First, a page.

Over the next year, as the members of the triangle in this amazing, spellbinding novel graduate from college and enter the real world, events force them to reevaluate everything they learned in school. Leonard and Madeleine move to a biology Laboratory on Cape Cod, but can’t escape the secret responsible for Leonard’s seemingly inexhaustible energy and plunging moods. And Mitchell, traveling around the world to get Madeleine out of his mind, finds himself face-to-face with ultimate questions about the meaning of life, the existence of God, and the true nature of love.

Are the great love stories of the nineteenth century dead? Or can there be a new story, written for today and alive to the realities of feminism, sexual freedom, prenups, and divorce? With devastating wit and an abiding understanding of and affection for his characters, Jeffrey Eugenides revives the motivating energies of the Novel, while creating a story so contemporary and fresh that it reads like the intimate journal of our own lives. [Amazon]

american-wife-book-coverHere’s the synopsis for American Wife:

On what might become one of the most significant days in her husband’s presidency, Alice Blackwell considers the strange and unlikely path that has led her to the White House–and the repercussions of a life lived, as she puts it, “almost in opposition to itself.”

A kind, bookish only child born in the 1940s, Alice learned the virtues of politeness early on from her stolid parents and small Wisconsin hometown. But a tragic accident when she was seventeen shattered her identity and made her understand the fragility of life and the tenuousness of luck. So more than a decade later, when she met boisterous, charismatic Charlie Blackwell, she hardly gave him a second look: She was serious and thoughtful, and he would rather crack a joke than offer a real insight; he was the wealthy son of a bastion family of the Republican party, and she was a school librarian and registered Democrat. Comfortable in her quiet and unassuming life, she felt inured to his charms. And then, much to her surprise, Alice fell for Charlie.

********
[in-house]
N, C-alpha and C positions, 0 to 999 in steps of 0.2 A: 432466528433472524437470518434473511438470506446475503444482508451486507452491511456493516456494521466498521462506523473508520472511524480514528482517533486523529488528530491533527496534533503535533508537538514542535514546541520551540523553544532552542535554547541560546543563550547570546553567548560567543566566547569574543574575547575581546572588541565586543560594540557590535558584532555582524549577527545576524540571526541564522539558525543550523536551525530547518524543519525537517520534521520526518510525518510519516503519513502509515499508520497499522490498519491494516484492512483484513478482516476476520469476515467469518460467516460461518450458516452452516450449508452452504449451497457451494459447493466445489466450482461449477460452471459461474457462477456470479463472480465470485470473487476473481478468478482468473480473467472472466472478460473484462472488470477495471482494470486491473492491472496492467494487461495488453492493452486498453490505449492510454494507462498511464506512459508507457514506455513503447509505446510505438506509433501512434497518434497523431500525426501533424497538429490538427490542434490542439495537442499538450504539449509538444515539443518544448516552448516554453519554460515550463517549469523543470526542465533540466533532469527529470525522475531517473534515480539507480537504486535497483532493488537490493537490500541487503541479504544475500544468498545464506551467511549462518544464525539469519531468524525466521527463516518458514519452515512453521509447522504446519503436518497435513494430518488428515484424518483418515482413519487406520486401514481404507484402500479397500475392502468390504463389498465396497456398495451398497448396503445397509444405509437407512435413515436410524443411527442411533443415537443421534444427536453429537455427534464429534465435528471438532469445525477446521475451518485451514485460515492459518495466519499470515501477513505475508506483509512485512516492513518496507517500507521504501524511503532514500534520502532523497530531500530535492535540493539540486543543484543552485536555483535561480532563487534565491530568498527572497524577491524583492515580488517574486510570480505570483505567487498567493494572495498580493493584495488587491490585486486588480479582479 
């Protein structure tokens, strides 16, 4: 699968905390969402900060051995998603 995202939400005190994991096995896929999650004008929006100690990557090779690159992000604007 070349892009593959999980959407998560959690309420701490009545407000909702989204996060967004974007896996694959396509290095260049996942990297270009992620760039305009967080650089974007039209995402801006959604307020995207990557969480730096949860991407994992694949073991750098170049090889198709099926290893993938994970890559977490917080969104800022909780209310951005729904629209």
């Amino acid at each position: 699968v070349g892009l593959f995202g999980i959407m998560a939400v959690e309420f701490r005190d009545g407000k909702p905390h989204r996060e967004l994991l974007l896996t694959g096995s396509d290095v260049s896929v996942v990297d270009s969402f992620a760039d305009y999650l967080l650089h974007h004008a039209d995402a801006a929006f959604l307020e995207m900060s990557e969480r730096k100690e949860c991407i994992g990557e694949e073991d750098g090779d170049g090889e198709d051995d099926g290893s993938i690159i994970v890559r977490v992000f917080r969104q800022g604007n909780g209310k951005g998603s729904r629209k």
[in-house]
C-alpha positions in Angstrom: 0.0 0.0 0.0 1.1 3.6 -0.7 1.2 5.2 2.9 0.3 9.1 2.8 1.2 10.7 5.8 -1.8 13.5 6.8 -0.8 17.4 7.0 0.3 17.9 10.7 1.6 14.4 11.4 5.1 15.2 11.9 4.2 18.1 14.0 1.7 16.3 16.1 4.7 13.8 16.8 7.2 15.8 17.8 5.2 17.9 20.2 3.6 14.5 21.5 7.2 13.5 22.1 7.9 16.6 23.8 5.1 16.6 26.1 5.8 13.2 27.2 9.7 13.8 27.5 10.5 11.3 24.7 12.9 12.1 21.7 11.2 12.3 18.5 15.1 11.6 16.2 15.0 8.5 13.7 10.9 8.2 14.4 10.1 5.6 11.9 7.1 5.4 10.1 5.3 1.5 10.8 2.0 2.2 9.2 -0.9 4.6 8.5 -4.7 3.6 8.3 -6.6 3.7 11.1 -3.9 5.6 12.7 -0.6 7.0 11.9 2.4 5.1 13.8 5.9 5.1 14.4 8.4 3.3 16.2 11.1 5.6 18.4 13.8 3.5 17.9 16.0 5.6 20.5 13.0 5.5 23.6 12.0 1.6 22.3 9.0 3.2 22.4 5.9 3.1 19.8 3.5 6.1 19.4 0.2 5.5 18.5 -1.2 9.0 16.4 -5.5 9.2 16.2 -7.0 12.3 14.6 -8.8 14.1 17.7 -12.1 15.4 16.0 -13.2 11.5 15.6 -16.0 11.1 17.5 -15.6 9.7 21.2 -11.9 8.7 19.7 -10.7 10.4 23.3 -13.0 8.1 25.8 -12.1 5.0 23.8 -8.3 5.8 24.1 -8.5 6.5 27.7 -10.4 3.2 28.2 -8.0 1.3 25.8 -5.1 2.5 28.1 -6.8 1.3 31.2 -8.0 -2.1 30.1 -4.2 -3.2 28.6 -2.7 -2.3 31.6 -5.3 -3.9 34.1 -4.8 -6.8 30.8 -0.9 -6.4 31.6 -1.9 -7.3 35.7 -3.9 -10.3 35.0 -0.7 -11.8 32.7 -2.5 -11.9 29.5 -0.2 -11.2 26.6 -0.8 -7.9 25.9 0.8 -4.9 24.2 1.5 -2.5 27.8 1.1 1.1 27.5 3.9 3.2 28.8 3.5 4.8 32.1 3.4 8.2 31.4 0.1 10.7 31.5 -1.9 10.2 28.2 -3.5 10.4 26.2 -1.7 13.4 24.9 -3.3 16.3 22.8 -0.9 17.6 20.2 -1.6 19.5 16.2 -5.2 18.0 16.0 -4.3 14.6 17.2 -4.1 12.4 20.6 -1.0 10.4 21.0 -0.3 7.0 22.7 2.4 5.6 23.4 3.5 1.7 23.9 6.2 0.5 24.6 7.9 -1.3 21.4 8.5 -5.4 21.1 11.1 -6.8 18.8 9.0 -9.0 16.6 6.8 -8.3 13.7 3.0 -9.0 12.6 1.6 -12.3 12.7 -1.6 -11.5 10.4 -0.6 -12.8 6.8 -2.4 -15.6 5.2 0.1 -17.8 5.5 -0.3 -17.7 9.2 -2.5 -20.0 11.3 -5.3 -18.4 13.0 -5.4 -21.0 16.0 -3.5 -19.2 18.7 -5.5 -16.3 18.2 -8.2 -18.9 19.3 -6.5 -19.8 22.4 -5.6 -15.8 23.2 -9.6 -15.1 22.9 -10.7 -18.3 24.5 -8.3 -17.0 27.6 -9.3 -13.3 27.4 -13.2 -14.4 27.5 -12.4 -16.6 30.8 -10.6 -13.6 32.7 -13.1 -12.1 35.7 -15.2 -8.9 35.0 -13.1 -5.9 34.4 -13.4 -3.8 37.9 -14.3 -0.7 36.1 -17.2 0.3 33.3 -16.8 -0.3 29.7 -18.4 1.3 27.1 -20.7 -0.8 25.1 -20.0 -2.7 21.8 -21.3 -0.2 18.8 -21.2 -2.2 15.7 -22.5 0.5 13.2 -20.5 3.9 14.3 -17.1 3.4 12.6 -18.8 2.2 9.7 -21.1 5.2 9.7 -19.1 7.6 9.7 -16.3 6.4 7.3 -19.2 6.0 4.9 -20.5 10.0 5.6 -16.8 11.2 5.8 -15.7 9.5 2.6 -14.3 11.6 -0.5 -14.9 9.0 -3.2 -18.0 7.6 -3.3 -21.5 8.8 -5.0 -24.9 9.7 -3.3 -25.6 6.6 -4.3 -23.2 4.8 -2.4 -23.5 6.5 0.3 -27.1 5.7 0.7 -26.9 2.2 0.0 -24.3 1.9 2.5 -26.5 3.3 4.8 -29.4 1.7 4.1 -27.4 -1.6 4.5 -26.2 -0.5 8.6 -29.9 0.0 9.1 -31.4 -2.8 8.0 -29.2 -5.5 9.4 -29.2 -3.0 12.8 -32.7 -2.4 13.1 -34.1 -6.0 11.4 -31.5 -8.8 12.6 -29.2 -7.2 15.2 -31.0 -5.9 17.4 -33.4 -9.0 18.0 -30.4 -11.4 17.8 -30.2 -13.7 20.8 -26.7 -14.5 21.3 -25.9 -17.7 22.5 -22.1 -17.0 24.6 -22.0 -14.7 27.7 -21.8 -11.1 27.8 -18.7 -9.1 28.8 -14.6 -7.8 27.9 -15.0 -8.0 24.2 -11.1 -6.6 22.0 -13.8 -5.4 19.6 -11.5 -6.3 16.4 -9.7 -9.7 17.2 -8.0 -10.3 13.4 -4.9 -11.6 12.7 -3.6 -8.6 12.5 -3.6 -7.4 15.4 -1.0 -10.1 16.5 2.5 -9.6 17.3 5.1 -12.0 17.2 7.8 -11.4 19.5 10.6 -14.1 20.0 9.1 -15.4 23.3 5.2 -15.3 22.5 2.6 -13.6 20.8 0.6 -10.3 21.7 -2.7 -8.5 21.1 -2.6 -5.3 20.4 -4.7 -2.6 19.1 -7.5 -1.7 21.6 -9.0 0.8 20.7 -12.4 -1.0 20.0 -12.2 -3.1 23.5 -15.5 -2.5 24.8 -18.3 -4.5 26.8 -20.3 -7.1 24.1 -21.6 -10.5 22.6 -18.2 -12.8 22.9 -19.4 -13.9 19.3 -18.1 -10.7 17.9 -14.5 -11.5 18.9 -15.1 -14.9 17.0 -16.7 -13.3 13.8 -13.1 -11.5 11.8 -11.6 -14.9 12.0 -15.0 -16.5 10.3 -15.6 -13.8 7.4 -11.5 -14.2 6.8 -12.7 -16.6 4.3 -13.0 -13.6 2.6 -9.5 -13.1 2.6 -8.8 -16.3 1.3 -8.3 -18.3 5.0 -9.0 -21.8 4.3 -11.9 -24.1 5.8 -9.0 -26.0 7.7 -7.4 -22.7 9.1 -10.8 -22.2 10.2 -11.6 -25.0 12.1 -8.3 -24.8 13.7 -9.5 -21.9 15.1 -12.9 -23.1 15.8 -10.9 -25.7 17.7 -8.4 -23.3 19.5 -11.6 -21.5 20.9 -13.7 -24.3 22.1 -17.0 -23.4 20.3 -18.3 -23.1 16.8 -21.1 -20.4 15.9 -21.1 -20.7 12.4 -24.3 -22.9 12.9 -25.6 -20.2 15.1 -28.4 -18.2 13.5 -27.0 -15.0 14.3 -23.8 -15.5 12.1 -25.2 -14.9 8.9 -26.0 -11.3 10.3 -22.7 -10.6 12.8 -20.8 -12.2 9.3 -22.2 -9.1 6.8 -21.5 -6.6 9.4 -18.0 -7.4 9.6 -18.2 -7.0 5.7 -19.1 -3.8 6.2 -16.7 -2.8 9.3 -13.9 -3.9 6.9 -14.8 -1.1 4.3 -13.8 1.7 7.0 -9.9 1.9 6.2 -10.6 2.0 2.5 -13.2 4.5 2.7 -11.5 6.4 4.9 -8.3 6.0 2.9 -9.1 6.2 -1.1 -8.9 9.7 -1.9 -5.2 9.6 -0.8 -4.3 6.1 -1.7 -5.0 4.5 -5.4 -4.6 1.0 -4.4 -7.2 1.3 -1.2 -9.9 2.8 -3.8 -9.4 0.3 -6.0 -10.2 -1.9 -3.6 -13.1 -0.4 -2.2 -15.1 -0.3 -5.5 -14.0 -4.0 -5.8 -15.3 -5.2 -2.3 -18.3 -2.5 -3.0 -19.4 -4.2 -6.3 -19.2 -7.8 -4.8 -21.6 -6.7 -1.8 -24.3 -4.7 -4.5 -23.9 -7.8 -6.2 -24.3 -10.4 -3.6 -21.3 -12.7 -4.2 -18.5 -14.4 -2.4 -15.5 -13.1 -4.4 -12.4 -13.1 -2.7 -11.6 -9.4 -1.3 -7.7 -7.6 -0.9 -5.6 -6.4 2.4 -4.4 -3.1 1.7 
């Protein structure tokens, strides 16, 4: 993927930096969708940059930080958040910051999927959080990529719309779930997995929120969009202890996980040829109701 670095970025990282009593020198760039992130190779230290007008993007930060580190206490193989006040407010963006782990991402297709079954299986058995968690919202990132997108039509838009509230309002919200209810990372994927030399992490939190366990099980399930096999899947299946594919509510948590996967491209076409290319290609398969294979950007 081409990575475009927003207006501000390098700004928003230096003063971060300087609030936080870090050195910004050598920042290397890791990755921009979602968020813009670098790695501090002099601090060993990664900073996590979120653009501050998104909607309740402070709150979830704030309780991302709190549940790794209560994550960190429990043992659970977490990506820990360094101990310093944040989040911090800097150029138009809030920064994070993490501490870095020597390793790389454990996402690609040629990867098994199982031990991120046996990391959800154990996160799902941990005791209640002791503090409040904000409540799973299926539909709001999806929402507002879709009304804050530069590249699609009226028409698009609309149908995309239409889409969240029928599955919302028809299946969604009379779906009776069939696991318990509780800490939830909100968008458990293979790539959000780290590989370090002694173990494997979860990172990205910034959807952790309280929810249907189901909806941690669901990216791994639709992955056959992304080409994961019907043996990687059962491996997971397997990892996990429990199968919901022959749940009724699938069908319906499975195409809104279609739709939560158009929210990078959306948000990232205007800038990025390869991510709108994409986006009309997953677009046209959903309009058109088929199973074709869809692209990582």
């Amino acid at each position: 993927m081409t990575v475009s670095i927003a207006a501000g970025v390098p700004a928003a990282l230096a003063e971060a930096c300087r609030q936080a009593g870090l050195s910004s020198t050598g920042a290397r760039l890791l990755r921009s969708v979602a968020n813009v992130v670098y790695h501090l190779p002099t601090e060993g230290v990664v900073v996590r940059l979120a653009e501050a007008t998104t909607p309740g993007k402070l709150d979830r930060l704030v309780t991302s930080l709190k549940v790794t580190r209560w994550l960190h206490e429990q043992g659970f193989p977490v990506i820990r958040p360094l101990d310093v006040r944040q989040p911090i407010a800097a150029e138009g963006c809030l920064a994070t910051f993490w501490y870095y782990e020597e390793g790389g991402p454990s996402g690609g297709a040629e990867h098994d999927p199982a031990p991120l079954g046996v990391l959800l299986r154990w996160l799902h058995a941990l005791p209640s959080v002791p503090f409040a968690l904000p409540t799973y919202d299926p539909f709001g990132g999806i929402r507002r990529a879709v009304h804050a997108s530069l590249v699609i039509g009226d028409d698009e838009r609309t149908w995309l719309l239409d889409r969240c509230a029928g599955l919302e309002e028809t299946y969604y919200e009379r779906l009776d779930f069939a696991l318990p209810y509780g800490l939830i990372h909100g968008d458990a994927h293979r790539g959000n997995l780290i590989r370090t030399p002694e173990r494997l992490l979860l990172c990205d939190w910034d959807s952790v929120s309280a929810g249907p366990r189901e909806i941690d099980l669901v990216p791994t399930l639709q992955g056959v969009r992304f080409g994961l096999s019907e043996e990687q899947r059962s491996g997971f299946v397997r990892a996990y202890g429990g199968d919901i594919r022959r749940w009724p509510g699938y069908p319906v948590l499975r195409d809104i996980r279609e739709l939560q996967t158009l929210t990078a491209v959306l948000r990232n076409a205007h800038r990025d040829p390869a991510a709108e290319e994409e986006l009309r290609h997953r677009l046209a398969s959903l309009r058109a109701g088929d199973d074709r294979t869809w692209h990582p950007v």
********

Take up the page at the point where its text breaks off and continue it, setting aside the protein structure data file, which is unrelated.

As Alice learns to make her way amid the clannish energy and smug confidence of the Blackwell family, navigating the strange rituals of their country club and summer estate, she remains uneasy with her newfound good fortune. And when Charlie eventually becomes President, Alice is thrust into a position she did not seek–one of power and influence, privilege and responsibility. As Charlie’s tumultuous and controversial second term in the White House wears on, Alice must face contradictions years in the making: How can she both love and fundamentally disagree with her husband? How complicit has she been in the trajectory of her own life? What should she do when her private beliefs run against her public persona?

In Alice Blackwell, New York Times bestselling author Curtis Sittenfeld has created her most dynamic and complex heroine yet. American Wife is a gorgeously written novel that weaves class, wealth, race, and the exigencies of fate into a brilliant tapestry–a novel in which the unexpected becomes inevitable, and the pleasures and pain of intimacy and love are laid bare. [Amazon]